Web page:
India is in a snake pit of Identity politics but RSS and BJP in denial: Can we ever come out?
This essay was first published in the National Herald.
Politics is often deceptively simple, needing nothing more than common sense to unravel its many strands. However, it can quickly get very complex, requiring use of many counter-intuitive concepts to explain its logic. The use of Nationalism as tool for nation-building, in a diverse polity like ours, is one such complexity, that is not easy to grasp. After all, what could be simpler to intuit than the fact that if you unite all Indians behind a common agenda, its achievement could be facilitated? However, when you try and “force” such a unity, using for instance religion, or even culture, as RSS/BJP do, all sorts of problems rear their head. Can we use the analogy/model of Prisoners’ Dilemma [PD] to examine this conundrum?
I have done a simple diagram, that shows a 3-step step-well, dug into the ground. At the ground level, you have a liberal democracy, that has resolved most of its contentious issues, knows what it wants to achieve - liberty, and prosperity for all citizens - and its politics is basically a reasoned debate about how to achieve its declared goal. Some may want prosperity before equality, some the other way around, and so on, so forth. Democracy aggregates such diverse opinions on the issue, and hands over the executive, for a fixed term, to those who have the majority to pursue the common goal.
Note the distinction here. The goal is common, only the means to get there are different. So the minority loses nothing even as it hands the executive to the majority. It remains an equal partner in the nation’s enterprise.
However, all politics is not so well ordered and contained. Borrowing an idea, I picked up from Shekhar Gupta’s tweets, [or may be a column; I don’t remember which], politics can be thought of as being a contention among participants at 3 levels.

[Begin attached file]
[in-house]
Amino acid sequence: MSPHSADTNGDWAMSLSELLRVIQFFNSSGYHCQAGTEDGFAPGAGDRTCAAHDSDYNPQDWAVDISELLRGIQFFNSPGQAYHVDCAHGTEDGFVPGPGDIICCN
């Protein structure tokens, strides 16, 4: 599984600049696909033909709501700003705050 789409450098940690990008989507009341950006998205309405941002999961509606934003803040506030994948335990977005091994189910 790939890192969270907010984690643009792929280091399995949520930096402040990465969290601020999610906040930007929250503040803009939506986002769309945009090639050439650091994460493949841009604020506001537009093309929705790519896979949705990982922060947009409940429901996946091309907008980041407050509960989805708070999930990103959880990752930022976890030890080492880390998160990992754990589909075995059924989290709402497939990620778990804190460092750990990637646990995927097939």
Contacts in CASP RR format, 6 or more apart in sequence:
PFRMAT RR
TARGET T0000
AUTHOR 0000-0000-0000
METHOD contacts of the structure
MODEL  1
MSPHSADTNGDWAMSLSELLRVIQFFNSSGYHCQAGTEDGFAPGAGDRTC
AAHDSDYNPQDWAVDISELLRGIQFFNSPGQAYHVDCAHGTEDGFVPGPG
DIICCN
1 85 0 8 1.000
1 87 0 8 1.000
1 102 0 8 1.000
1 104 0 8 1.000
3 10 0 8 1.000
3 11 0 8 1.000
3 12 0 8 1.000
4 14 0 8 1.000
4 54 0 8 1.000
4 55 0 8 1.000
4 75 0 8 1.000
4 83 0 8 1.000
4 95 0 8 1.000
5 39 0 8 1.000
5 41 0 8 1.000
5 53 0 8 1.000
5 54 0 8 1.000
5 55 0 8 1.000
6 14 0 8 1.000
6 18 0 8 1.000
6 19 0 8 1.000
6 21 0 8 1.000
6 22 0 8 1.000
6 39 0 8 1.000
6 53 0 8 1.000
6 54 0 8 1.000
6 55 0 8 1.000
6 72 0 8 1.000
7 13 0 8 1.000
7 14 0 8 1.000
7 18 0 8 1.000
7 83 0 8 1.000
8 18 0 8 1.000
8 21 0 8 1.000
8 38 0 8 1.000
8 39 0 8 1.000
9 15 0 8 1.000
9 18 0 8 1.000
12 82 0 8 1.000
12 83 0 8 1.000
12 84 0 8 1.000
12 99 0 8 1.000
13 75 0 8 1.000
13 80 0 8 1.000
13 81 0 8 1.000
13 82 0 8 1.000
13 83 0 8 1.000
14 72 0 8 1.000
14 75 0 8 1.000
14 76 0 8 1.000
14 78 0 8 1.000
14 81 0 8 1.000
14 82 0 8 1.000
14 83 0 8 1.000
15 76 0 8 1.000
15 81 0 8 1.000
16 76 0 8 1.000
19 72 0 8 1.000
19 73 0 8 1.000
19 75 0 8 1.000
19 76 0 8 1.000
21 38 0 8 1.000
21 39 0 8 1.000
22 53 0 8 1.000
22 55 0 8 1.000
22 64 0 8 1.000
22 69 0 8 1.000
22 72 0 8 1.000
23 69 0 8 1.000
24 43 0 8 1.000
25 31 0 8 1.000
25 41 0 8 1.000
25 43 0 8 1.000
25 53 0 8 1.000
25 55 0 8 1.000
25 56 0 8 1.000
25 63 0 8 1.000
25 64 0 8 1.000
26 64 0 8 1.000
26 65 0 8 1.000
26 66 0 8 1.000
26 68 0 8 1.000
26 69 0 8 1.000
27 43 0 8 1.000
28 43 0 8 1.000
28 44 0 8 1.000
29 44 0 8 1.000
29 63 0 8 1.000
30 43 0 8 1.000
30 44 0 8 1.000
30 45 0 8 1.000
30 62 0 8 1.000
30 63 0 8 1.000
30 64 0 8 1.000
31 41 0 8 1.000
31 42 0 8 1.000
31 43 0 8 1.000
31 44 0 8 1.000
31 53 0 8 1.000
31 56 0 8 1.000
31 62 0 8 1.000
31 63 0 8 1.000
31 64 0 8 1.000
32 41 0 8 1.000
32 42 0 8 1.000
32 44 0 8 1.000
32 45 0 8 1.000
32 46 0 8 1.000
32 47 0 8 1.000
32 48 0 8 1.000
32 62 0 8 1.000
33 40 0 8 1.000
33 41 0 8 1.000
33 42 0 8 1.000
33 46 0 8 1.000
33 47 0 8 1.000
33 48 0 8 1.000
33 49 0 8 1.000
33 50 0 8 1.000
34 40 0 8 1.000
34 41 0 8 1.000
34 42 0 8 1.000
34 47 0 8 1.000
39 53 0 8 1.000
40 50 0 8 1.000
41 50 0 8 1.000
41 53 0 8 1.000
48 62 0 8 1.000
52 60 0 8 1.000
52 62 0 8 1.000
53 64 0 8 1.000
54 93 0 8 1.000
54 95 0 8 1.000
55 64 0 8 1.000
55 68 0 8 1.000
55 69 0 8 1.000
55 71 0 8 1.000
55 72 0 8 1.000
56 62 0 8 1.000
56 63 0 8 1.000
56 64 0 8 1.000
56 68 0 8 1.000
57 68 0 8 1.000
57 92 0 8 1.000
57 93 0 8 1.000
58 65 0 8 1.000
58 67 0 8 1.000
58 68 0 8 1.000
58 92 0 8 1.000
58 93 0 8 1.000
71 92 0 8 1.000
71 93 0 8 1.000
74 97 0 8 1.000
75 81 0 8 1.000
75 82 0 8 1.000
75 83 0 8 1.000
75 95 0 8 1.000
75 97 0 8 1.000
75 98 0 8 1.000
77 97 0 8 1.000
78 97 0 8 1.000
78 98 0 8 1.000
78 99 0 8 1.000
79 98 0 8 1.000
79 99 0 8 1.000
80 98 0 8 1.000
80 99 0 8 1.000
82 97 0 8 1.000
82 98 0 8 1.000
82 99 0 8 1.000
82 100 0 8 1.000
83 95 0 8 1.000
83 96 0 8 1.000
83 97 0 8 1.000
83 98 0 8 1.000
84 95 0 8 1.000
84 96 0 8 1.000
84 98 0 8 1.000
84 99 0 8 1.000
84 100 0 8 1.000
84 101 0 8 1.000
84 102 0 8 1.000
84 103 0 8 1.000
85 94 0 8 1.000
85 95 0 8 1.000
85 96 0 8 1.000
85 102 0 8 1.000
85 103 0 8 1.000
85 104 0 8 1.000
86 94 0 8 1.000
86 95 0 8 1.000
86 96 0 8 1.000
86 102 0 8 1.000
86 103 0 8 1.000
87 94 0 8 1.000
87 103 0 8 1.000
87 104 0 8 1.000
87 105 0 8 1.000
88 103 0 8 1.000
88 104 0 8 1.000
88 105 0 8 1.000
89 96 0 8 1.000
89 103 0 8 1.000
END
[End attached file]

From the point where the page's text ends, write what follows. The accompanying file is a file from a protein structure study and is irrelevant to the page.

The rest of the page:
1. Who are we?
2. What do we want to do?
3. How do we want to do it?
These 3 levels are illustrated as three steps of the step-well in the diagram, from which a democracy has to work its way out, before it can be called a functioning democracy that we want.
The thing about these steps is that they are very complex, and it is very difficult to evolve a consensus around them. As you go deeper into the well, the issue become more contentious, there is less scope for compromise, and absent the native genius to evolve a consensus, a society can spend decades trying to work out a satisfactory answer to the simple question: Who are we?
“What we want to do” is a simpler, less contentious question, if you have first resolved who you are. Often the answer flows directly from the formulation of the first question. If you graduate from that level, 90% of your deep, not easy to resolve questions, have been put to rest with a consensus.
“How do we want to do it?” can be technically challenging but is usually almost wholly in the rational realm, where logic and reason show the way out. But “Who are we?” is quite simply out of the rational league of questions. It is intimately mixed up with identities, history, narratives of the past, culture, and much else.
The key thing about identities is that they are not “negotiable.” What do we mean by that? Quite simply, you are who you think you are, and this identity - a whole mantle of them in fact - are something you acquire long before you are conscious of them. By the time you recognise them, you have already become them. Being unconscious, you rational side had little to do with their formation. You can’t change them as an adult. They are the core of who you are. Your reason begins outside the circle of this core. Which means any debate about identities will be very contentious, rationality and reason will yield very little by way of a consensus, and everybody has a veto. You simply cannot arrive at the largest common denominator and say - okay this is how we equalise everybody.